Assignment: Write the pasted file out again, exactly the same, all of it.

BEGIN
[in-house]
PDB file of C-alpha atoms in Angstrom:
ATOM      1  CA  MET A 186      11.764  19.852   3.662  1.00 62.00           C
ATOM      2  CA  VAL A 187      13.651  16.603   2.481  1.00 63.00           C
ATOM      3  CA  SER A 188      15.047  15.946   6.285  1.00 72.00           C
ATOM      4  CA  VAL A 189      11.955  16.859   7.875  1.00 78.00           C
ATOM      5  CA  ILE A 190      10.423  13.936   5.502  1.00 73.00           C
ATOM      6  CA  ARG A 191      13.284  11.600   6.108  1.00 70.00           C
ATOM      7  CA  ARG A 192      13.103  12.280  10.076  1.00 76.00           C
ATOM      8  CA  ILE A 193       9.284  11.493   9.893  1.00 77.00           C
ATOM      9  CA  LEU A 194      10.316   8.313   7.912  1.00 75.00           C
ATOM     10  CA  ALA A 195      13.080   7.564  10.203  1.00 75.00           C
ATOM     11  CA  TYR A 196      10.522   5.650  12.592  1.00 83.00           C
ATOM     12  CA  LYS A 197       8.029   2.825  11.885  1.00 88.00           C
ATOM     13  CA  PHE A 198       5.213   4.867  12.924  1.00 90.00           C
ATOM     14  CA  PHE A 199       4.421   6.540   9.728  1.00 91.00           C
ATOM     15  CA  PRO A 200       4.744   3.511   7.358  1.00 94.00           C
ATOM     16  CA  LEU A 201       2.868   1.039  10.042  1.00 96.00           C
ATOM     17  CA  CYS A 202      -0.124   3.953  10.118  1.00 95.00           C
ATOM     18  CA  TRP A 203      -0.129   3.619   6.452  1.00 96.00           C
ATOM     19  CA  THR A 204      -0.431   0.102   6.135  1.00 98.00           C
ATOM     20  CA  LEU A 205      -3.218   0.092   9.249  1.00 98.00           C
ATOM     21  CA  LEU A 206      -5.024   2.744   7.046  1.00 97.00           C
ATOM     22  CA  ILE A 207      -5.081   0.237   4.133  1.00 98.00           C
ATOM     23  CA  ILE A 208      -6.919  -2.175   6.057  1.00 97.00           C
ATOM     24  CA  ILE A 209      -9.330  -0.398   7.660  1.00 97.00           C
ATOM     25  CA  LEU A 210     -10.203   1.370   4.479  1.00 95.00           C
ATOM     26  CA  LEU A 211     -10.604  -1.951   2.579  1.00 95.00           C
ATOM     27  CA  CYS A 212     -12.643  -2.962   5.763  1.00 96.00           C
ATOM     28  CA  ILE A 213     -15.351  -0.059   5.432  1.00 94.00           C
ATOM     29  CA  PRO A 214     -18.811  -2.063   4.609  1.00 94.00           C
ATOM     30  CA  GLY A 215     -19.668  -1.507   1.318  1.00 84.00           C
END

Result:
[in-house]
PDB file of C-alpha atoms in Angstrom:
ATOM      1  CA  MET A 186      11.764  19.852   3.662  1.00 62.00           C
ATOM      2  CA  VAL A 187      13.651  16.603   2.481  1.00 63.00           C
ATOM      3  CA  SER A 188      15.047  15.946   6.285  1.00 72.00           C
ATOM      4  CA  VAL A 189      11.955  16.859   7.875  1.00 78.00           C
ATOM      5  CA  ILE A 190      10.423  13.936   5.502  1.00 73.00           C
ATOM      6  CA  ARG A 191      13.284  11.600   6.108  1.00 70.00           C
ATOM      7  CA  ARG A 192      13.103  12.280  10.076  1.00 76.00           C
ATOM      8  CA  ILE A 193       9.284  11.493   9.893  1.00 77.00           C
ATOM      9  CA  LEU A 194      10.316   8.313   7.912  1.00 75.00           C
ATOM     10  CA  ALA A 195      13.080   7.564  10.203  1.00 75.00           C
ATOM     11  CA  TYR A 196      10.522   5.650  12.592  1.00 83.00           C
ATOM     12  CA  LYS A 197       8.029   2.825  11.885  1.00 88.00           C
ATOM     13  CA  PHE A 198       5.213   4.867  12.924  1.00 90.00           C
ATOM     14  CA  PHE A 199       4.421   6.540   9.728  1.00 91.00           C
ATOM     15  CA  PRO A 200       4.744   3.511   7.358  1.00 94.00           C
ATOM     16  CA  LEU A 201       2.868   1.039  10.042  1.00 96.00           C
ATOM     17  CA  CYS A 202      -0.124   3.953  10.118  1.00 95.00           C
ATOM     18  CA  TRP A 203      -0.129   3.619   6.452  1.00 96.00           C
ATOM     19  CA  THR A 204      -0.431   0.102   6.135  1.00 98.00           C
ATOM     20  CA  LEU A 205      -3.218   0.092   9.249  1.00 98.00           C
ATOM     21  CA  LEU A 206      -5.024   2.744   7.046  1.00 97.00           C
ATOM     22  CA  ILE A 207      -5.081   0.237   4.133  1.00 98.00           C
ATOM     23  CA  ILE A 208      -6.919  -2.175   6.057  1.00 97.00           C
ATOM     24  CA  ILE A 209      -9.330  -0.398   7.660  1.00 97.00           C
ATOM     25  CA  LEU A 210     -10.203   1.370   4.479  1.00 95.00           C
ATOM     26  CA  LEU A 211     -10.604  -1.951   2.579  1.00 95.00           C
ATOM     27  CA  CYS A 212     -12.643  -2.962   5.763  1.00 96.00           C
ATOM     28  CA  ILE A 213     -15.351  -0.059   5.432  1.00 94.00           C
ATOM     29  CA  PRO A 214     -18.811  -2.063   4.609  1.00 94.00           C
ATOM     30  CA  GLY A 215     -19.668  -1.507   1.318  1.00 84.00           C